It wasn’t much fun for Spain’s Feliciano Lopez but he could finally raise a smile after finding his rhythm just when he needed it to outgun ninth seed John Isner in a brutal battle of big servers at Wimbledon on Monday.
The duo hit a combined 86 aces in the delayed third-round tussle, meaning rallies and break points were at a premium until Lopez made the decisive break in the 11th game of the fourth set before securing a 6-7(8) 7-6(6) 7-6(3) 7-5 victory in two hours 51 minutes.
“No, it’s not fun,” said Lopez when asked if he enjoyed the match. “I mean it’s fun because I won it, but it was a difficult match to play.
“When you beat players like John and go through a difficult match like this, you have to be proud of yourself. There is no rhythm; a lot of aces, a lot of points where you don’t play. You have to always be aware that a chance is coming.”
Isner, whose exit left the United States without a representative in the last 16 of the men’s or women’s singles for the first time since 1911, blasted 52 aces and snatched the first-set tiebreak before the Spaniard leveled with some crunching forehands in the second.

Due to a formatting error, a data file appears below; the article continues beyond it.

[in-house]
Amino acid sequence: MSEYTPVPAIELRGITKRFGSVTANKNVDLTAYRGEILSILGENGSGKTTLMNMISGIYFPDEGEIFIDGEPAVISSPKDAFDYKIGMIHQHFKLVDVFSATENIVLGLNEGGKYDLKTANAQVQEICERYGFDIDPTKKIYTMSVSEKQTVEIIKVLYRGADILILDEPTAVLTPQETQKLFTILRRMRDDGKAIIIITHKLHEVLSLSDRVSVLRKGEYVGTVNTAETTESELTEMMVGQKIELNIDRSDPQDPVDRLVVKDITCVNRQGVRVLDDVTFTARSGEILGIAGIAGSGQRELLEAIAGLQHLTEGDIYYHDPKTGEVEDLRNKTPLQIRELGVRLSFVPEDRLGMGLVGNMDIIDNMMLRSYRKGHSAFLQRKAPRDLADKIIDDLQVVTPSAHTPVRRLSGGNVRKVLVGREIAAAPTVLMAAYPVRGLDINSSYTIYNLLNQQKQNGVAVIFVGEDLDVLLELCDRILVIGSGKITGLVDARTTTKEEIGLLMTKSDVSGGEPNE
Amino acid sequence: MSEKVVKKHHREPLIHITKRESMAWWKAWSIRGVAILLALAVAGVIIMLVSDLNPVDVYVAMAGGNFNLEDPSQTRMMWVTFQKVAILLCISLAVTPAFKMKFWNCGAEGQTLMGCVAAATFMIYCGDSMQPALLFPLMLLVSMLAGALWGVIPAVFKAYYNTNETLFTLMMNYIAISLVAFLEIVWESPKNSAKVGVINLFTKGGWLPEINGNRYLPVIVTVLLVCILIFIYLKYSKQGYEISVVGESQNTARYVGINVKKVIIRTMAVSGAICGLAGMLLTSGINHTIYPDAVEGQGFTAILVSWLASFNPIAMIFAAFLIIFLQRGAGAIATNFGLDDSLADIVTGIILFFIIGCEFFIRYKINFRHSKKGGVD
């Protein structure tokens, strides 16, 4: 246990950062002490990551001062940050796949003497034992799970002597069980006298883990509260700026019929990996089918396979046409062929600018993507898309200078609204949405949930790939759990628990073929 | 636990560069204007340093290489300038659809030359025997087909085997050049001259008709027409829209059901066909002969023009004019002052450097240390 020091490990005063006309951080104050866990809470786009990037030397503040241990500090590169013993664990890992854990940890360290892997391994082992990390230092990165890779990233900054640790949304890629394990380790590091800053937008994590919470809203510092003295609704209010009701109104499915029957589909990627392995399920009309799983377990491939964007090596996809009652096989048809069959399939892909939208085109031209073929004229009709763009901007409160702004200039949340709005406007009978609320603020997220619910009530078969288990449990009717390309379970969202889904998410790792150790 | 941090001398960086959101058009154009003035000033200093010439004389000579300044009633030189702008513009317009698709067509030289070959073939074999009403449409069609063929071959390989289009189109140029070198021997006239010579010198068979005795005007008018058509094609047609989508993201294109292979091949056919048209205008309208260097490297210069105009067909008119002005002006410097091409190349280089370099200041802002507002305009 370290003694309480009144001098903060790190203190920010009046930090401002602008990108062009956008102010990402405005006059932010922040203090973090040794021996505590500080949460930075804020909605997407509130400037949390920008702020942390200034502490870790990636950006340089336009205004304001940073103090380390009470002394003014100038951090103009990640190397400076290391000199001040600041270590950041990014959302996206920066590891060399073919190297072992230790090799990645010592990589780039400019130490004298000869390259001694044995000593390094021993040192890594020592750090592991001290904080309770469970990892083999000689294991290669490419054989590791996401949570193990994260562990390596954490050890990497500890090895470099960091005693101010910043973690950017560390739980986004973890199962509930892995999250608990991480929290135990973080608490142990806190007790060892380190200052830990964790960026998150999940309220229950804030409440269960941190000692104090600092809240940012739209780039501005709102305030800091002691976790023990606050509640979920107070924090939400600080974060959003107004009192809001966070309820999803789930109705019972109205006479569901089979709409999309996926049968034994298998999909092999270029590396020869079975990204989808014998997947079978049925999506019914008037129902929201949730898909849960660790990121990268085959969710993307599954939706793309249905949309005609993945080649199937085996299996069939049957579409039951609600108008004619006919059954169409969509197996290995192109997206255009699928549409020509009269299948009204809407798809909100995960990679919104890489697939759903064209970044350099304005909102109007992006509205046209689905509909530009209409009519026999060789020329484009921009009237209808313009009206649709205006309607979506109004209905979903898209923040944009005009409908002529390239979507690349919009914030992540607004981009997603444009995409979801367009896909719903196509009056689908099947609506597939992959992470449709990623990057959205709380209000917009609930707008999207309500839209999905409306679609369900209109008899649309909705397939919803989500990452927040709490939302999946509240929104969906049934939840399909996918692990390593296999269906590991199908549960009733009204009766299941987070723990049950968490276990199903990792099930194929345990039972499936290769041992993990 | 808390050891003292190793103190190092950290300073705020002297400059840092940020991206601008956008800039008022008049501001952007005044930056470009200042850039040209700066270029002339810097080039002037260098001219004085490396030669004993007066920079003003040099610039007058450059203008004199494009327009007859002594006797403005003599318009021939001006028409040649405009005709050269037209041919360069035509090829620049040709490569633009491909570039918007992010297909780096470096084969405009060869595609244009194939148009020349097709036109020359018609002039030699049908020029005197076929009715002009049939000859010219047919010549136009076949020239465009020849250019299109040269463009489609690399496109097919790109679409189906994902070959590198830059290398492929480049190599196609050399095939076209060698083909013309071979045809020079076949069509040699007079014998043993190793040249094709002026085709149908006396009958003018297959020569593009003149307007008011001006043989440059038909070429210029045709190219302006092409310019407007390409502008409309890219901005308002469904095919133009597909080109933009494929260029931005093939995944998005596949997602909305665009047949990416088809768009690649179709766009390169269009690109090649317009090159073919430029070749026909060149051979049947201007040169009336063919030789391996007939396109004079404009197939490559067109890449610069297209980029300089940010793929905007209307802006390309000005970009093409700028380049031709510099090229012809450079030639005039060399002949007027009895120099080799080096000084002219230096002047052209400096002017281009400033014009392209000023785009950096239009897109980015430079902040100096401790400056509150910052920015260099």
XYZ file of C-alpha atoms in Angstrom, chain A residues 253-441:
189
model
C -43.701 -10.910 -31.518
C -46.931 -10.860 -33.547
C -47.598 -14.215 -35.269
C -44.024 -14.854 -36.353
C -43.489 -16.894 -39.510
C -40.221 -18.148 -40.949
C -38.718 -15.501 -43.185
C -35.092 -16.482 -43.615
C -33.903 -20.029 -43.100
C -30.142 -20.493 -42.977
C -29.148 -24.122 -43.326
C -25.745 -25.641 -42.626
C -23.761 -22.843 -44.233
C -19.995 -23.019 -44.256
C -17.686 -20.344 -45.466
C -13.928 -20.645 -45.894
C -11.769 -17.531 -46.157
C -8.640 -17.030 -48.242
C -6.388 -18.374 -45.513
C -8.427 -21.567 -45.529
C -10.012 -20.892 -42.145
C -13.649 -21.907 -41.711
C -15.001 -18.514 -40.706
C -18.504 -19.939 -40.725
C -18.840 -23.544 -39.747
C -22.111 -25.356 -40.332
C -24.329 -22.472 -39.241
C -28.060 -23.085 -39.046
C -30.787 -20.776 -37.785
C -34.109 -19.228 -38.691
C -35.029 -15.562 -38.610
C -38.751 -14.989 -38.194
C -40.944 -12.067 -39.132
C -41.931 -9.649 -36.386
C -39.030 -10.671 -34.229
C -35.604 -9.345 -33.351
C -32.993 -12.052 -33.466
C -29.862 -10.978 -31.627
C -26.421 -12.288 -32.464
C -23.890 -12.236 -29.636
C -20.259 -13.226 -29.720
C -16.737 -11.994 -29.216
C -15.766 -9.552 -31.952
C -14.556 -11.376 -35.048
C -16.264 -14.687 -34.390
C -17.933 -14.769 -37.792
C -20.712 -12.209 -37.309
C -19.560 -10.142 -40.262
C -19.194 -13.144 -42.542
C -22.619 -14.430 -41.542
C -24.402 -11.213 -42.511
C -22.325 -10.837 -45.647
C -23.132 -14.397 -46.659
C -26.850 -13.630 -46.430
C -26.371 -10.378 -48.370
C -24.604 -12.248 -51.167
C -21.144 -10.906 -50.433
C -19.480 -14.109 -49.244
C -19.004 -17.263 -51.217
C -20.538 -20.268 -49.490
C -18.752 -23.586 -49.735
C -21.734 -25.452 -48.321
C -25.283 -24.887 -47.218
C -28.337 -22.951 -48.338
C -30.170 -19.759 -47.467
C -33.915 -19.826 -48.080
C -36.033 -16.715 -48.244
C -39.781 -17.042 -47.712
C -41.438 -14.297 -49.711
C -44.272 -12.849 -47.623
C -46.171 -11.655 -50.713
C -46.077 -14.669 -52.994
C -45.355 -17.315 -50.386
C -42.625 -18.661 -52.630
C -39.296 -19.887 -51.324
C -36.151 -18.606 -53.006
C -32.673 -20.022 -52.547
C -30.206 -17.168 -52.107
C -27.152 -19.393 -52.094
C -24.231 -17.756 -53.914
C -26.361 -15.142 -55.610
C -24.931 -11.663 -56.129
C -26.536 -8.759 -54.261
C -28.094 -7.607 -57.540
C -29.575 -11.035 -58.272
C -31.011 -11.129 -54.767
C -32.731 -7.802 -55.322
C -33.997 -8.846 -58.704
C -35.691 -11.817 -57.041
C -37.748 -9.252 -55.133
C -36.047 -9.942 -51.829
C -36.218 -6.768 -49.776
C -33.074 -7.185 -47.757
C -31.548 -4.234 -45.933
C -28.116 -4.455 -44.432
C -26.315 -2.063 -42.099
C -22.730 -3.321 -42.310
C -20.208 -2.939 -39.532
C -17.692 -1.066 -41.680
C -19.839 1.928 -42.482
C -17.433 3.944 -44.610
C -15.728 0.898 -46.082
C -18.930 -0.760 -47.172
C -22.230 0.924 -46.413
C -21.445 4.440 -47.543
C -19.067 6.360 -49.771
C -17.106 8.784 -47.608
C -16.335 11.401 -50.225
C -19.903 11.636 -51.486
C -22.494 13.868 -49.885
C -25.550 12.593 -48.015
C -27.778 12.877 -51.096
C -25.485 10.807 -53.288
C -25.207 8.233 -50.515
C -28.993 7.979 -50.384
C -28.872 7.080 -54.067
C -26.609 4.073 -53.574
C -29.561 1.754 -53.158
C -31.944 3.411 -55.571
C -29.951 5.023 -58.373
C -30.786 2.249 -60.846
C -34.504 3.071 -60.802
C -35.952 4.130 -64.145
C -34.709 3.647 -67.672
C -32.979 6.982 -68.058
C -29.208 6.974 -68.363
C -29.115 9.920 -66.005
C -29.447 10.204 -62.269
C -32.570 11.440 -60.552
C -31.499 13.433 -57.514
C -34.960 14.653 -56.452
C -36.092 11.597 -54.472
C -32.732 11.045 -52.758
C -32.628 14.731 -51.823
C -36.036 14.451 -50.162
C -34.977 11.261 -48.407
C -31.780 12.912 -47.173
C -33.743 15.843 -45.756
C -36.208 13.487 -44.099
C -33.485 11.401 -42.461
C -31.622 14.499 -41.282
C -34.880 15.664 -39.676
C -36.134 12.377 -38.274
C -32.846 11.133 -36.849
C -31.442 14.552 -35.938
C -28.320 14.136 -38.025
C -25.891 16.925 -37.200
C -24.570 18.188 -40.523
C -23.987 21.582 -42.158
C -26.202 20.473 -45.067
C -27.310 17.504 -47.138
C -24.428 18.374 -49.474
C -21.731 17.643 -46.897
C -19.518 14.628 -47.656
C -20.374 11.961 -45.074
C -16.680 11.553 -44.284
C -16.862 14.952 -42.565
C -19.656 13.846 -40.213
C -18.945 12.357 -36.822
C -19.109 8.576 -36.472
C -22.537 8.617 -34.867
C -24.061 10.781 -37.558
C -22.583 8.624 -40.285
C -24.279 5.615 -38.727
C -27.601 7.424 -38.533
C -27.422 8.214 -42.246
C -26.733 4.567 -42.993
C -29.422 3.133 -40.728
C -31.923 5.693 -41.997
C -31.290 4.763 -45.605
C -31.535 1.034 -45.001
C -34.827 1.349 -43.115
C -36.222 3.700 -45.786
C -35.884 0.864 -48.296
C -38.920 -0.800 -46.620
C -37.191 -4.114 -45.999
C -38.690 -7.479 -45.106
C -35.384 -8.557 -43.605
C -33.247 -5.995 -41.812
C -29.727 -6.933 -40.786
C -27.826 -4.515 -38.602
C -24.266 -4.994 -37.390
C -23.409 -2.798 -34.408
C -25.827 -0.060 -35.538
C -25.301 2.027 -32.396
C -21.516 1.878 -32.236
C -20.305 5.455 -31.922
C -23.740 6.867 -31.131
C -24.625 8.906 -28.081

Play was suspended briefly when rain fell on Court Three and when the pair returned it was Lopez who claimed the third tiebreak.
Then, just as the crowd were expecting to see another set go all the way, 19th seed Lopez found a way past Isner’s defenses, punching the air in celebration, before holding serve and sealing victory with yet another ace.
“Even though you know where he (Isner) is going to serve, sometimes it’s really difficult,” said Lopez, who retained his Aegon International grasscourt title at Eastbourne this month.
“I was guessing. Sometimes I make it; sometimes I don’t.”
The Spaniard next meets Australian Open champion Stanislas Wawrinka in the fourth round and could face a busy few days after another rain-affected day in southwest London.
“I know it’s going to be a busy week if I keep winning,” he said, adding that he will have to play very well against a “confident” Wawrinka.
Editing by Tony Jimenez and David Goodman